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Modernism Media and Propaganda

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Modernism, Media, and Propaganda: British Narrative from 1900 to 1945

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Registered Charity No. Ford Madox Ford Society. Powered by Create your own unique website with customizable templates. Never the stable units of self-evident truth seized on by British empiricism, facts became even less trustworthy in the media ecology of the early twentieth century.

Facts were of course under assault from multiple directions. The rise of positivism and modern science in the nineteenth century, always shadowed by its dialectical counterpart, idealism, inevitably elicited responses that challenged the notion that facts were the only possible objects of knowledge. They demanded facts from him, as if facts could explain anything! But for the duration of the war, Wellington House made mutilated Belgian children as real as actual German brutalities by translating the Bryce Report into thirty languages and circulating it throughout the world.

Tracing the emergence of this duality back to the seventeenth century, Poovey argues that the ambiguity of facts as both preinterpretive and wholly derived from theory is fundamental to modern epistemology. Propaganda exploits the internal bifurcation of modern facts by amplifying their rhetorical appeal even while insisting on their value-free neutrality. Modernism also troubles notions of objectivity, but not so much by spinning facts into spurious coherence as by pressuring one extreme into another.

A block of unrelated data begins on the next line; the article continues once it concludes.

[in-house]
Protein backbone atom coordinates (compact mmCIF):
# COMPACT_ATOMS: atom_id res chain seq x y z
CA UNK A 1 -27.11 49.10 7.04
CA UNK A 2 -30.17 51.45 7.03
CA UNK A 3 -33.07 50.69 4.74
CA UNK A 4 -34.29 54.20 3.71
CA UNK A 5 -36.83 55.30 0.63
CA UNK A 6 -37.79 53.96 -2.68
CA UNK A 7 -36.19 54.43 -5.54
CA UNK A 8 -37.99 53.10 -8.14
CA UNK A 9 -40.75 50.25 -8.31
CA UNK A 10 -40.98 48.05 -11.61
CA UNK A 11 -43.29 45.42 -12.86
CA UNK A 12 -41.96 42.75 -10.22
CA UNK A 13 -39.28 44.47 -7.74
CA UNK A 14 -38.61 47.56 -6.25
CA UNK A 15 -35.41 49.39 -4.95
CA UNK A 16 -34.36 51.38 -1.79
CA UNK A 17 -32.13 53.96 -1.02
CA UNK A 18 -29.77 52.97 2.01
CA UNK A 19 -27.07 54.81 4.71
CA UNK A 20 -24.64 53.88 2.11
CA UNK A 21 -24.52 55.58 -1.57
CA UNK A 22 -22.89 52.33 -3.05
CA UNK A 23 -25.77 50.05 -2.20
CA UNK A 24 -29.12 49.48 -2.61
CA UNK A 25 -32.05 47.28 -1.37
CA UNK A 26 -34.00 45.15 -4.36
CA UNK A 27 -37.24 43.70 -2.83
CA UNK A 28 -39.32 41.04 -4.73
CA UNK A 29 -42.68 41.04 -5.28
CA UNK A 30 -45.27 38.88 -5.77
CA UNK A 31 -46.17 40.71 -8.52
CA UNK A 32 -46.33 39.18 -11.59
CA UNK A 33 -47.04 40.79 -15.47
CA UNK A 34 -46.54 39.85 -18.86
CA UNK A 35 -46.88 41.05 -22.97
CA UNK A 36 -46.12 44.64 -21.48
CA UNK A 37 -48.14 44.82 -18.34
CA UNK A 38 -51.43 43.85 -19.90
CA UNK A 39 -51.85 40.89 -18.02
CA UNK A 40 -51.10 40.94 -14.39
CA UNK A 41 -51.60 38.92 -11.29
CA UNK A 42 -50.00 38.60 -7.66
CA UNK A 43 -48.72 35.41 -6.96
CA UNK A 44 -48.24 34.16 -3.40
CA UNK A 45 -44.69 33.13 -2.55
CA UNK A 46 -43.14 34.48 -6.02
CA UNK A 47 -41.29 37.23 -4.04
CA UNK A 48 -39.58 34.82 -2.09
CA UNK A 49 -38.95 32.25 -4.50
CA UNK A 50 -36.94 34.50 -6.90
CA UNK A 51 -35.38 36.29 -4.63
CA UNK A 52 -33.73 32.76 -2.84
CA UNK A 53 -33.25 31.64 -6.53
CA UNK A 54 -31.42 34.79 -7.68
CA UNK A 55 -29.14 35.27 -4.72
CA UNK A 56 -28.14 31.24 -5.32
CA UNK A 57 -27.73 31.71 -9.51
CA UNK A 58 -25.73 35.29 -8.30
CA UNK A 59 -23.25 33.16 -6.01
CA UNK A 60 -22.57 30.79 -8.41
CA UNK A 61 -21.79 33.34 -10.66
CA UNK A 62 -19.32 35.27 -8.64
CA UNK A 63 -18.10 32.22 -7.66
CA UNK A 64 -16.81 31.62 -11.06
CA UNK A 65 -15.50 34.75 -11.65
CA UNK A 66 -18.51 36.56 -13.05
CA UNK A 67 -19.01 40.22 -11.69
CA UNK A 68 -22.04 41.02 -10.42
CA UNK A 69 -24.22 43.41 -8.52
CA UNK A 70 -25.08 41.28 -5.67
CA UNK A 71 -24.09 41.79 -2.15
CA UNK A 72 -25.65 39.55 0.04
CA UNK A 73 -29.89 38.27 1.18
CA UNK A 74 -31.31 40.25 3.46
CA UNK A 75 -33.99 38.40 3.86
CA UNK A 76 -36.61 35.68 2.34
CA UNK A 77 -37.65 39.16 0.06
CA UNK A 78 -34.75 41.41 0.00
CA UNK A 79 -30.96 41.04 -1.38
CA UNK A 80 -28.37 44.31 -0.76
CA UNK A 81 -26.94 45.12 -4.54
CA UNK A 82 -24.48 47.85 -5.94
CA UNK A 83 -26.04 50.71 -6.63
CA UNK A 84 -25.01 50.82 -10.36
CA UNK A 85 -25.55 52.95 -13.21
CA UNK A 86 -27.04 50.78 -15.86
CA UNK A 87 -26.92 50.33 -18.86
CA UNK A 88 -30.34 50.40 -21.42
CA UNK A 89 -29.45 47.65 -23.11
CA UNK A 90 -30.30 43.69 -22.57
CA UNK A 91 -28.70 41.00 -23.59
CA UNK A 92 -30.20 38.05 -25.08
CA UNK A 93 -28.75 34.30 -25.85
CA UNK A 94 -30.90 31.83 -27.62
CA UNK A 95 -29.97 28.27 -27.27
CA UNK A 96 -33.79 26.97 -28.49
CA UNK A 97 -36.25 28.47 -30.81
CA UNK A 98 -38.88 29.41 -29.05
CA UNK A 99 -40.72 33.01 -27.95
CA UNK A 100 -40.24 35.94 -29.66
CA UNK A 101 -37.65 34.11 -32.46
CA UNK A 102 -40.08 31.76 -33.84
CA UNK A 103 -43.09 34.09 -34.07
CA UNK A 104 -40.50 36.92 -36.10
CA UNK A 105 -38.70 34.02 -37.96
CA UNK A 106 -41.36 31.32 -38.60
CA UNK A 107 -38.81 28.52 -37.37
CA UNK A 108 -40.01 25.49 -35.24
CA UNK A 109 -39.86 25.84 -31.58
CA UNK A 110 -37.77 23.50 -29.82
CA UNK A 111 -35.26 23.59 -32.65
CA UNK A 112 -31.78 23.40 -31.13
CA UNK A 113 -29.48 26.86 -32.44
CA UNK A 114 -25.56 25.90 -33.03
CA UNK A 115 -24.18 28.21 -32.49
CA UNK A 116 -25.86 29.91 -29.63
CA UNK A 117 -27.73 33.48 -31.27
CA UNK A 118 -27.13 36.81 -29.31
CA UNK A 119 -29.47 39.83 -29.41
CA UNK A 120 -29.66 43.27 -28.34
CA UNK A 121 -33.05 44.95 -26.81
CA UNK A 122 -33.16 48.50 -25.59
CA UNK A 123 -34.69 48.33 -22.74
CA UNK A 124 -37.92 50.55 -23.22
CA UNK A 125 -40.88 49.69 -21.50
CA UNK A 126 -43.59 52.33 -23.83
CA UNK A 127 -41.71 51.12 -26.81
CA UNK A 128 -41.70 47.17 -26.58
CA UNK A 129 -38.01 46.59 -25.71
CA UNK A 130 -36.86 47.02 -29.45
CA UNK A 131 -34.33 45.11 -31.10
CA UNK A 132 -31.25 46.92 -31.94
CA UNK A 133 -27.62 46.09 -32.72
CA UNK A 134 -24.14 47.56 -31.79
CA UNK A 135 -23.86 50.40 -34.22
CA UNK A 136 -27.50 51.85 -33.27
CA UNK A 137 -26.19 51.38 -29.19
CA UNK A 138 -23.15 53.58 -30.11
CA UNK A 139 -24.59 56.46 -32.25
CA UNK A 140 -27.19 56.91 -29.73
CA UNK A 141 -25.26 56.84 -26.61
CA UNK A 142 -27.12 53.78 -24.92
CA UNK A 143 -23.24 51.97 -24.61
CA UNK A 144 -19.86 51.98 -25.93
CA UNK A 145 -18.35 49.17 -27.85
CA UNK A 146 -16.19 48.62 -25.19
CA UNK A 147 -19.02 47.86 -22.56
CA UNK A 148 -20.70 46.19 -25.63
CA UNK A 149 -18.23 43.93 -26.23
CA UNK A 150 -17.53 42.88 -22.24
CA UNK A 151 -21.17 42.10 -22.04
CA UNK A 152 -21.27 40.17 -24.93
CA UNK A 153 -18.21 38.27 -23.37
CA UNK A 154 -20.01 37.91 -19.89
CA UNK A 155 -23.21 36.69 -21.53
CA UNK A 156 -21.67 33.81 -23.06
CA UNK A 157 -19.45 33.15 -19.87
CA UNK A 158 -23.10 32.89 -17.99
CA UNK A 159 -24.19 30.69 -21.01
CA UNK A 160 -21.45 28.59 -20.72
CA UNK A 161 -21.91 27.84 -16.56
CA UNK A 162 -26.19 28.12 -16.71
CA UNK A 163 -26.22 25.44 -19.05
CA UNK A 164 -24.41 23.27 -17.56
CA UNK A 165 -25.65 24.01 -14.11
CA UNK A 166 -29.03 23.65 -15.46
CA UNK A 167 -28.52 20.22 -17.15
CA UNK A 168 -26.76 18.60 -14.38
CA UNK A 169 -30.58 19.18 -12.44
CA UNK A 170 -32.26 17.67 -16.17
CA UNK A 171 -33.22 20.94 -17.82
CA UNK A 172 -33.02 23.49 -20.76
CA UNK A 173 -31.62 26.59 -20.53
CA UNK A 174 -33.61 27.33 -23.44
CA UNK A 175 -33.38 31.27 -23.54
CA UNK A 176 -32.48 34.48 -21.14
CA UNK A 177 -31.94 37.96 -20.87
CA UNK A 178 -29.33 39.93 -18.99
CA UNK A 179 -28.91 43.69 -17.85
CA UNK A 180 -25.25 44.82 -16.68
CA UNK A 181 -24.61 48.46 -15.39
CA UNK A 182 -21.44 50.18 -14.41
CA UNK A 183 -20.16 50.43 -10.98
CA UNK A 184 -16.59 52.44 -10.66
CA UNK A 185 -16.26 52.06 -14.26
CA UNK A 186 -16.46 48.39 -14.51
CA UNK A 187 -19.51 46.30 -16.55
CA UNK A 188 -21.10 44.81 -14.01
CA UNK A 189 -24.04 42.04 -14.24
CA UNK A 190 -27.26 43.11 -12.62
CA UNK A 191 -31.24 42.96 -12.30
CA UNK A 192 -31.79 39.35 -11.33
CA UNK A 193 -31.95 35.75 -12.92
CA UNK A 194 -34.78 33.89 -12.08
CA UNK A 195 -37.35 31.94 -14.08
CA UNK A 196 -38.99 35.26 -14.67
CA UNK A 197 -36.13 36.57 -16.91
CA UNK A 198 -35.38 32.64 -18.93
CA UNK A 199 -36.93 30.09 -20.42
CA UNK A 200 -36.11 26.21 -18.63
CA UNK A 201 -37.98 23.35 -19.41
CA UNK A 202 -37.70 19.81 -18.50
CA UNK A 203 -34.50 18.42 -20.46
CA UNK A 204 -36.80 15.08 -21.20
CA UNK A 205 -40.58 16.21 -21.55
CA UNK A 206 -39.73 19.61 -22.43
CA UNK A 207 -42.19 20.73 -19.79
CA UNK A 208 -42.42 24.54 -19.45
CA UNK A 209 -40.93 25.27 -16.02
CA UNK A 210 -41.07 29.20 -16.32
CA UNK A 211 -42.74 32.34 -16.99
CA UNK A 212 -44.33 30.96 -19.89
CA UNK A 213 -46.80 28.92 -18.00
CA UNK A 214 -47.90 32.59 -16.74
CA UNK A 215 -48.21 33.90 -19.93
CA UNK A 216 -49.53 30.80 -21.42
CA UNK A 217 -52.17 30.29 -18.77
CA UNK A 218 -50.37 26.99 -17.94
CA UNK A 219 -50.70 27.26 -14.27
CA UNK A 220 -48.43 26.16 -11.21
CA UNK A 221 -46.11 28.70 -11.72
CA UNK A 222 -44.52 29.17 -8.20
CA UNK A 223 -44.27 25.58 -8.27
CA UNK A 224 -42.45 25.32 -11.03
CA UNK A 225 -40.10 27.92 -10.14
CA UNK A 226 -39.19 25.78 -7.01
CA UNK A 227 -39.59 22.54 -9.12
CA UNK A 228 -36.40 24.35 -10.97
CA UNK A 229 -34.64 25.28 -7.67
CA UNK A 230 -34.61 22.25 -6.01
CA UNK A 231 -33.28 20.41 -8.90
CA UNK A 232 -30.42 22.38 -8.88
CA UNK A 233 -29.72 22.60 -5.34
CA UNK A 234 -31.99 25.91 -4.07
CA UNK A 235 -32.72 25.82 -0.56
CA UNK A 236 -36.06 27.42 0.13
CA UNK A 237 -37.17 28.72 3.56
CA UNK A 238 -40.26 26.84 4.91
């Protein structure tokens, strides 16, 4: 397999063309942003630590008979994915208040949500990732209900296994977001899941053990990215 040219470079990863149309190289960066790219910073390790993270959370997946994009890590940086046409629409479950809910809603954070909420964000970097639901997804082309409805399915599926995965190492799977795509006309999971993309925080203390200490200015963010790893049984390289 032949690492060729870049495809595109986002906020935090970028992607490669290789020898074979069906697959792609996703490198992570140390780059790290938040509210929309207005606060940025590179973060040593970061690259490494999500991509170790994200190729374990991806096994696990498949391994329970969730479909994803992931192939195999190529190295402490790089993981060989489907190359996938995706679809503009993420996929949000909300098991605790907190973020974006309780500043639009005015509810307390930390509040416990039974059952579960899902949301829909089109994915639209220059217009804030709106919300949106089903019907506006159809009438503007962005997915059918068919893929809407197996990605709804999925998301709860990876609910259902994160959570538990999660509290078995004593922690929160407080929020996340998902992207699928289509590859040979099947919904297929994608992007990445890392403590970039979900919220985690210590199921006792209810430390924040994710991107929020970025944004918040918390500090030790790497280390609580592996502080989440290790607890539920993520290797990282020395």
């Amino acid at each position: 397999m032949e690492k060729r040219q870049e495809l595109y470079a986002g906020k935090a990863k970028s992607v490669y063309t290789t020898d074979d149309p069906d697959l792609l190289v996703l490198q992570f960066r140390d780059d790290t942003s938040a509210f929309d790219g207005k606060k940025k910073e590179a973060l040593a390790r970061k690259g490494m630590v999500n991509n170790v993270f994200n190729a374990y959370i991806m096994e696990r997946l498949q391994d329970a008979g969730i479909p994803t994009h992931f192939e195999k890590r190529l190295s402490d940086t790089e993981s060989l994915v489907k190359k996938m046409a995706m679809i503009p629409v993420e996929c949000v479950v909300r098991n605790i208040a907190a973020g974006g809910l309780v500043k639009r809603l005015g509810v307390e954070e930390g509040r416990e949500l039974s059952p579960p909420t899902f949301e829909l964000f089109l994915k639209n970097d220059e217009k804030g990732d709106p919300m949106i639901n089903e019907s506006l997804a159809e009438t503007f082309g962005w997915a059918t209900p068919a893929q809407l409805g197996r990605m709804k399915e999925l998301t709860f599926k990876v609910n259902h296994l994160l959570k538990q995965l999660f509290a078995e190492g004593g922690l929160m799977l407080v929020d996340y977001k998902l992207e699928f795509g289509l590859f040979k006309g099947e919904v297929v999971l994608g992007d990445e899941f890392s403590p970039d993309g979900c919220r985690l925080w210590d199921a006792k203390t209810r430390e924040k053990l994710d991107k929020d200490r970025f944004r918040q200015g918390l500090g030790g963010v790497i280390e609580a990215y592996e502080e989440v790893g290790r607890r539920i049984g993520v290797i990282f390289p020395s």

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Without a socially derived hierarchy of values guiding the selection and disposition of realistic detail, modernism succumbs to an arbitrariness that de-composes objective reality into the stasis of allegorical abstraction and solipsism. Ulysses offers a telling example of the historical embeddedness of the play between fragmentation and wholeness in modernism. The word seems as disposable as the thing it designates.

Particularly prominent in Joyce, tension between the relative autonomy of the realistic detail and the integrative power of modernist form is felt throughout modernism. Itself chronologically disjunct, a narrative that makes fragmentation its main subject draws itself together through the agency of metaphor in order to comment on the fate of the easily manipulated within urban modernity. For Conrad, the lived experience of fragmentation and the hunger for coherence could be narrated only as an uneasy mix of dark comedy and tragedy.

Analytic commentaries traced similar fault lines. Army approached Lippmann to help offset the crude propaganda being produced by the CPI. The resulting pseudo-environment is then manipulated by propagandists. In consequence, a screen of language seems to rise between the reader and narrative events. Indeed, Heart of Darkness, published in the opening moments of the twentieth century, anticipates the complex entangling of modernism, new media, and propaganda that is the subject of this book.